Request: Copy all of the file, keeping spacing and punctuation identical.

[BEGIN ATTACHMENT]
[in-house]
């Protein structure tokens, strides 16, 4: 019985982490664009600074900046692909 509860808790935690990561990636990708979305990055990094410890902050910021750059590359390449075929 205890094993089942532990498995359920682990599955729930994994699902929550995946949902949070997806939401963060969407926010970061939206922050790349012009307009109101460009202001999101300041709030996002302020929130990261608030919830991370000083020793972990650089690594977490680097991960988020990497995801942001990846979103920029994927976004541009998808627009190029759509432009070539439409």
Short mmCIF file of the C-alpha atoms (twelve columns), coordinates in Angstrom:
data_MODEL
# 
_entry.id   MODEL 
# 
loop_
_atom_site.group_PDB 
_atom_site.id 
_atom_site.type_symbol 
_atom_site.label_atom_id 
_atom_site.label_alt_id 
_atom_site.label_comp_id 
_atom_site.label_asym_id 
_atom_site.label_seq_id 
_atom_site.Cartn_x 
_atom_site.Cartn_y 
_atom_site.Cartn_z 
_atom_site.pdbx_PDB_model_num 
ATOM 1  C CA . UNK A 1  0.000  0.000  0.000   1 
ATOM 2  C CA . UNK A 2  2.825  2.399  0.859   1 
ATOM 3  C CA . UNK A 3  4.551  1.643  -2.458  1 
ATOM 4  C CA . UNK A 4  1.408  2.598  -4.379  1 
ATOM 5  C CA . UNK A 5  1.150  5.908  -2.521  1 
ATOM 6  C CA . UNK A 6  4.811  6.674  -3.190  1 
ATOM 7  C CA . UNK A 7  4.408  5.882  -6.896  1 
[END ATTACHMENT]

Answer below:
[in-house]
């Protein structure tokens, strides 16, 4: 019985982490664009600074900046692909 509860808790935690990561990636990708979305990055990094410890902050910021750059590359390449075929 205890094993089942532990498995359920682990599955729930994994699902929550995946949902949070997806939401963060969407926010970061939206922050790349012009307009109101460009202001999101300041709030996002302020929130990261608030919830991370000083020793972990650089690594977490680097991960988020990497995801942001990846979103920029994927976004541009998808627009190029759509432009070539439409």
Short mmCIF file of the C-alpha atoms (twelve columns), coordinates in Angstrom:
data_MODEL
# 
_entry.id   MODEL 
# 
loop_
_atom_site.group_PDB 
_atom_site.id 
_atom_site.type_symbol 
_atom_site.label_atom_id 
_atom_site.label_alt_id 
_atom_site.label_comp_id 
_atom_site.label_asym_id 
_atom_site.label_seq_id 
_atom_site.Cartn_x 
_atom_site.Cartn_y 
_atom_site.Cartn_z 
_atom_site.pdbx_PDB_model_num 
ATOM 1  C CA . UNK A 1  0.000  0.000  0.000   1 
ATOM 2  C CA . UNK A 2  2.825  2.399  0.859   1 
ATOM 3  C CA . UNK A 3  4.551  1.643  -2.458  1 
ATOM 4  C CA . UNK A 4  1.408  2.598  -4.379  1 
ATOM 5  C CA . UNK A 5  1.150  5.908  -2.521  1 
ATOM 6  C CA . UNK A 6  4.811  6.674  -3.190  1 
ATOM 7  C CA . UNK A 7  4.408  5.882  -6.896  1 